Improving fed hiring and retention, in four easy steps
- By Nathan Abse
- Sep 04, 2020
As many feds will tell you, hiring and retention practices at agencies are not ideal. And over the years, report after report from the Government Accountability Office and other reviewing bodies have buttressed this view, and pressed for change.
“A Time for Talent: Improving Federal Recruiting and Hiring,” by the nonprofit Partnership for Public Service, also analyzes the problem. But the PPS report offers some of the most user-friendly “best practices” of these, and offering four areas in need of improvement and some ways to accomplish that right now—without need of new laws or regulatory reforms.
“While there are a number of well-documented steps that Congress and the Office of Personnel Management could take to reform the recruiting and hiring process,” the report says, “agencies can do a great deal on their own.”
The PPS report’s critique of the current state of federal hiring and retention is not mild. The “federal recruiting and hiring process is in drastic need of repair,” it says.
PPS sounds an alarm for change while acknowledging the severe challenge of the current pandemic.
“As our nation works to stop the spread of the deadly coronavirus and blunt the pandemic’s economic fallout, the need for an effective and efficient federal government has never been clearer,” the report says. “Indeed, there may be no institution more important to the health, safety and financial wellbeing of the nation than the federal government.”
The PPS report takes as its point of departure, the GAO’s “High Risk List,” a biannual report on the most problematic areas in the federal government. Last year’s version of this document—like every one that preceded it for the last two decades—offered “human capital management” as one of the worst problem areas.
PPS highlights especially the government’s aging workforce. Although it remains skilled and able for now, attrition and retirement threaten to become a much bigger problem, and soon—a symptom of a government alphabet soup that instead of being a hot magnet for excellent new hires too often is a slow-moving, stumbling talent repellent. One statistic is especially revealing: 45% of feds are over 50 years old, while barely 6% are under 30. And areas where new blood is especially needed—such as computer programming and IT—are instead even grayer.
The four areas will be familiar to most feds. First, there’s a need for better planning. Instead of methodically analyzing their current and future staffing needs, many agencies reflexively “backfill” jobs that become vacant, without evaluating the continuing need for this or that slot. Fixing this would require developing a staffing plan, so whether to re-fill a job or not is worked out prior to someone retiring or quitting. For now H.R. people, PPS says, often are simply stuck on “autopilot”.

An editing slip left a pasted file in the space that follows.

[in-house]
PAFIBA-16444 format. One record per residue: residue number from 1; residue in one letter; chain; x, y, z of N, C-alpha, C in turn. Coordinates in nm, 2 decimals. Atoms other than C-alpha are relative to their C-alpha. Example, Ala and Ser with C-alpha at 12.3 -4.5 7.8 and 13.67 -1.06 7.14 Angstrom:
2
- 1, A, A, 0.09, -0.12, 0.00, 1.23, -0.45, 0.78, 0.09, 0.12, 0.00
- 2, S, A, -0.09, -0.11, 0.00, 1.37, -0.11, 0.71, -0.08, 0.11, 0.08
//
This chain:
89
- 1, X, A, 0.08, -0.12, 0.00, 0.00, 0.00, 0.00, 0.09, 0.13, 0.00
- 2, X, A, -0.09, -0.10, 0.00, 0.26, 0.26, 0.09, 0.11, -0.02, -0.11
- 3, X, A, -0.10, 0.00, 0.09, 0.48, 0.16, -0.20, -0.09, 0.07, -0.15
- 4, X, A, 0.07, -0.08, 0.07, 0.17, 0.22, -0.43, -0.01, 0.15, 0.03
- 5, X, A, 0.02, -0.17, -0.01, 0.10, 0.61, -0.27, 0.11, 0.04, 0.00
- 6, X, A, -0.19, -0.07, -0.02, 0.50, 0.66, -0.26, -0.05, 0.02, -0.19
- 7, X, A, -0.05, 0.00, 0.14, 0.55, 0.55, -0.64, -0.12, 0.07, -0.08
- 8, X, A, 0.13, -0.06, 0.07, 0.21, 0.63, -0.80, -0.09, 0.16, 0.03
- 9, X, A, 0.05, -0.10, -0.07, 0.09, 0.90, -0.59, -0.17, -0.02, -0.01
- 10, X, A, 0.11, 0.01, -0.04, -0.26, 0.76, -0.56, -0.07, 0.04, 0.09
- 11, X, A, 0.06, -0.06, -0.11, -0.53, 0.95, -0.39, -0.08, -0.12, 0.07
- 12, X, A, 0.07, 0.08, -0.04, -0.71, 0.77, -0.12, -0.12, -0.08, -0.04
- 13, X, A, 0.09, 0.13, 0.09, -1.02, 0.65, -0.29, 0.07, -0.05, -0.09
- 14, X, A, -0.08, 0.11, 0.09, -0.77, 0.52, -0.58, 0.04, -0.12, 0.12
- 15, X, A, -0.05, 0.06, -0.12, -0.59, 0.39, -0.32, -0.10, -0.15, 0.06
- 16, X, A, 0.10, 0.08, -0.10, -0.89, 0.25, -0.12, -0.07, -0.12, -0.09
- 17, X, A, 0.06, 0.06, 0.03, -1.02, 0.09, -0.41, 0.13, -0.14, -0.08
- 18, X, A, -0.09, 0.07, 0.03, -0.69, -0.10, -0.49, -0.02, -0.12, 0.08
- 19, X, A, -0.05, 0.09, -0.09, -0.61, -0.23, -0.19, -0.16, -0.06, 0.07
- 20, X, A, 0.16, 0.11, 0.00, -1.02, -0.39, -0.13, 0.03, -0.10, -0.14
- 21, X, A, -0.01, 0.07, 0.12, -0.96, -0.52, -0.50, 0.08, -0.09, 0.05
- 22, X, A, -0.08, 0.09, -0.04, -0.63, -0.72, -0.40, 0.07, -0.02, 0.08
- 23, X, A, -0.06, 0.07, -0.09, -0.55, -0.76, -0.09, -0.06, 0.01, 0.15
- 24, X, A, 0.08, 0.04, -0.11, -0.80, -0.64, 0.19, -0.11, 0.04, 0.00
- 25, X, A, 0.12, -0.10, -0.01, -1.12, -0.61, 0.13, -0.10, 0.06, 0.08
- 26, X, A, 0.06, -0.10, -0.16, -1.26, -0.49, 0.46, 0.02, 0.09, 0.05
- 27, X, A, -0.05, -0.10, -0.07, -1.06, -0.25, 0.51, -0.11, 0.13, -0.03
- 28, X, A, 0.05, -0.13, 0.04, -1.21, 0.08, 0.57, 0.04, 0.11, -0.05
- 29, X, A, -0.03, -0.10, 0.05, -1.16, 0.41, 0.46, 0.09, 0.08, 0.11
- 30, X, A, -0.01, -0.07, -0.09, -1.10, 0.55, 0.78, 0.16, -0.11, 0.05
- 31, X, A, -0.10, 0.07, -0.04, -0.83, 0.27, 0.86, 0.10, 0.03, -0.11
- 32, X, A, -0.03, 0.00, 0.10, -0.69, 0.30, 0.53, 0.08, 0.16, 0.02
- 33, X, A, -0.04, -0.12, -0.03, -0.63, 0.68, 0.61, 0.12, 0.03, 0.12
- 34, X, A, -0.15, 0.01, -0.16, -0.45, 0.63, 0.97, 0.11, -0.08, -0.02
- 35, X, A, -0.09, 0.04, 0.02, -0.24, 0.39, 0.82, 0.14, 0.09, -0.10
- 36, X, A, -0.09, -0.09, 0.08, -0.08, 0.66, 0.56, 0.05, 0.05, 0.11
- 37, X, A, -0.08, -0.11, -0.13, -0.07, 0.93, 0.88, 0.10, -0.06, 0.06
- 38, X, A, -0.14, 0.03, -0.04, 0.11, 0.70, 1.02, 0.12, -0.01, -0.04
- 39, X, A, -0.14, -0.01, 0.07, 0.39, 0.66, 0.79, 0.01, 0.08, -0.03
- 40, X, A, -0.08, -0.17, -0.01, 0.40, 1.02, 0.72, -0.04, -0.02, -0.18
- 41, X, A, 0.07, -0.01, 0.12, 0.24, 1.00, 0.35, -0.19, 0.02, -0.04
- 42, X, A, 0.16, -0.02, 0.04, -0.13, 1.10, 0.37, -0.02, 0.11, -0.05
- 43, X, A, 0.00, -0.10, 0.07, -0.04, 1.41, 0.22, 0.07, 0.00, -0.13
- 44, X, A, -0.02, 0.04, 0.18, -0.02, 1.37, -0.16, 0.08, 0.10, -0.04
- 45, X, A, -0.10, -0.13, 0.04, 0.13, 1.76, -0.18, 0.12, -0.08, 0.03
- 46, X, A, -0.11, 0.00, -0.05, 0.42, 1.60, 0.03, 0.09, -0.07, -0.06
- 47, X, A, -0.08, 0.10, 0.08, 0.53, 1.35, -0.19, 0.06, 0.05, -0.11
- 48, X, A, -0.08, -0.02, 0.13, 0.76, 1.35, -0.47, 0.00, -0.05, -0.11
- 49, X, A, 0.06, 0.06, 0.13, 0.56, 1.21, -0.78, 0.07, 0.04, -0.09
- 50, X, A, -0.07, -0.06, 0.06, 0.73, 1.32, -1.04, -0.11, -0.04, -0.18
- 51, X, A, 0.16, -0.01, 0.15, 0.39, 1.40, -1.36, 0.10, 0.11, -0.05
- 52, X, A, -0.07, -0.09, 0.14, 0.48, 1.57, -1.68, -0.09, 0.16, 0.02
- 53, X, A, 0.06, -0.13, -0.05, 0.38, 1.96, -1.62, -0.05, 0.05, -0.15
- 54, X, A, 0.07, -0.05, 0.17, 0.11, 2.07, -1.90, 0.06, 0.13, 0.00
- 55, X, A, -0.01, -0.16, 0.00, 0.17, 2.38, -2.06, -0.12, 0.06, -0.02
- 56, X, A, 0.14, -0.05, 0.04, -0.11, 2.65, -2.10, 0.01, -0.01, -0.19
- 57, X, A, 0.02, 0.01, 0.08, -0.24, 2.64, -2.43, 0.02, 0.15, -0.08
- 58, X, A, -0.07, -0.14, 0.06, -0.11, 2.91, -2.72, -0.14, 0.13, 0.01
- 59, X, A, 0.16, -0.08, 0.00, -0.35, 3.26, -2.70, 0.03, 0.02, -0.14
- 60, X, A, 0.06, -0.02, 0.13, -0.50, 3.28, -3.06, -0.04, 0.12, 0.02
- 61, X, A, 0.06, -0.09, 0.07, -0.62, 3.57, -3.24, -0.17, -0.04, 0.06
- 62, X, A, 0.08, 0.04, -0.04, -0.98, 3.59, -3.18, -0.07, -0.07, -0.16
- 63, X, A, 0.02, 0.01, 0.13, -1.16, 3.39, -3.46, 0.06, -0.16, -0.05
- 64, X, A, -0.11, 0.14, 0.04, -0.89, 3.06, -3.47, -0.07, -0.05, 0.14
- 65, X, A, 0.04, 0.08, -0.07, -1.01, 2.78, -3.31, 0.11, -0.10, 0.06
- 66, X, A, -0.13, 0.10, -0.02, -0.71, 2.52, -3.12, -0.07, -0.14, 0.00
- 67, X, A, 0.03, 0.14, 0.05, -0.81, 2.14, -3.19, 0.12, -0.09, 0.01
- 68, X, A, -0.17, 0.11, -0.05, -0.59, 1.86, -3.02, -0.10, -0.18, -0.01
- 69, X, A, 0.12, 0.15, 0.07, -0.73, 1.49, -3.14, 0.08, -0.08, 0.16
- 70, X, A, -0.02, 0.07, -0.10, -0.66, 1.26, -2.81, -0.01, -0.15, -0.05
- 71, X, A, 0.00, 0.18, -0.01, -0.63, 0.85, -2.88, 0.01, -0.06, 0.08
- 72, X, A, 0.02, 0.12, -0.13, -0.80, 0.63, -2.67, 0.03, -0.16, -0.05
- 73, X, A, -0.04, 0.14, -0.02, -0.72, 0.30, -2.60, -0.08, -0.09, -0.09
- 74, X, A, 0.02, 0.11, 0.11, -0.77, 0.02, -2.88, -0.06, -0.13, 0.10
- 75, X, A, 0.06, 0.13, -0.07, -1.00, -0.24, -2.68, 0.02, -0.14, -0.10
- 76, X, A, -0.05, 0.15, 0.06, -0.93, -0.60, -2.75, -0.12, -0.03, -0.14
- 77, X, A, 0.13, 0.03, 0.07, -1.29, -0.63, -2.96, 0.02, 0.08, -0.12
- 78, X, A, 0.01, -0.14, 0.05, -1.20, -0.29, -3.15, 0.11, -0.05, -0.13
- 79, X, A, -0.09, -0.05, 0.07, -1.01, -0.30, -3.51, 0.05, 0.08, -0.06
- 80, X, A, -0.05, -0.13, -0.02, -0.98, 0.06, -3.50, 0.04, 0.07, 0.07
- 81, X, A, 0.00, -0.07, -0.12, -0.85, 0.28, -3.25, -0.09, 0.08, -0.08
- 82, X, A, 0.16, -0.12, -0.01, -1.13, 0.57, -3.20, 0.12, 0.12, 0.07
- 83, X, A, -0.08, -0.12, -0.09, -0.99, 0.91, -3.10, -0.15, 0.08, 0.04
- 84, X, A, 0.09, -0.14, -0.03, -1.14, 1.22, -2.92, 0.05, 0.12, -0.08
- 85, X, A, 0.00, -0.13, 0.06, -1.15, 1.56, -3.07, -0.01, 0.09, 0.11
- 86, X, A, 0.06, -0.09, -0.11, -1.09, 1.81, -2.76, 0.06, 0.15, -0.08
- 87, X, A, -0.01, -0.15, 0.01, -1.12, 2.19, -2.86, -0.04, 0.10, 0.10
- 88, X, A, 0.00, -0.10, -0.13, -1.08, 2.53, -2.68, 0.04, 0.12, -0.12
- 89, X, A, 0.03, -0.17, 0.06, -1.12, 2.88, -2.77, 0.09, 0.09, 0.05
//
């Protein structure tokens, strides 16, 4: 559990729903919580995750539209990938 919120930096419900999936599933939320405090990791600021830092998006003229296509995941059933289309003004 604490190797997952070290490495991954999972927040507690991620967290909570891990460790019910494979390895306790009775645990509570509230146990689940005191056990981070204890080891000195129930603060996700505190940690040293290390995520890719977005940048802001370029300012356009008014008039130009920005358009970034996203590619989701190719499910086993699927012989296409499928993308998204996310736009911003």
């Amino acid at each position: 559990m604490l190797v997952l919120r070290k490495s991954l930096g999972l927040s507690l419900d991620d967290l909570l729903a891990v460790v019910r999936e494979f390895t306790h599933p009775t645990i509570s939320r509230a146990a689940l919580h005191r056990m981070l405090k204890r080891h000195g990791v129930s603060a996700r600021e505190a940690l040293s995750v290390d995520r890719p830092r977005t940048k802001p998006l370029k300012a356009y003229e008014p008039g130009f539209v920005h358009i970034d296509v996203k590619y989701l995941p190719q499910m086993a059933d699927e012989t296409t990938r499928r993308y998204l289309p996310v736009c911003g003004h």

A second major area needing improvement is often clumsy or inadequate messaging and recruiting—in need of updated techniques. “Often, government relies on antiquated and inefficient ways of finding and attracting employees rather than experimenting with new approaches,” the report says. Fed agencies need to get out the word that they are doing “cool work,” the report says.
A third area is often overlooked: outdated ways and means of maintaining internal records on the recruiting effort—and of handling the final selections. Developing new means—technological and otherwise—to find and finally to select high quality hires is currently not a focus at many agencies. Agencies must use “new ways of appraising applicants, generating higher-quality shortlists while continuing to adhere to regulations that give certain candidates preference, such as veterans,” the report states.
A fourth piece of the report urges management to face another often invisible asset: Great talent is often just next door, yet is slipping away. In other words, candidates for many agency jobs are already recruited into government, but at another agency. Agencies need to keep an eye on trying to attract and transfer talent that might be leaving other federal organizations.
“Our hope is that this report and the dashboard inspire all stakeholders to think creatively about recruiting and hiring,” the PPS report concludes, “and take bold action to ensure that the federal workforce, on which the American people rely so heavily, is up to the task.”
“Hiring good people is an art not a science,” David Ulrich, a professor of management at the University of Michigan, told FedSoup. “As Peter Drucker, the godfather of both management and leadership, said, if you hit even 33 percent success on this you’re doing well.”
“We are in a tough time, with COVID—but even in the best of times, hiring is not easy,” Ulrich said, also recognizing the challenge.
Yet, Ulrich said, a clear, sharp analysis like the PPS report can be a powerful tool.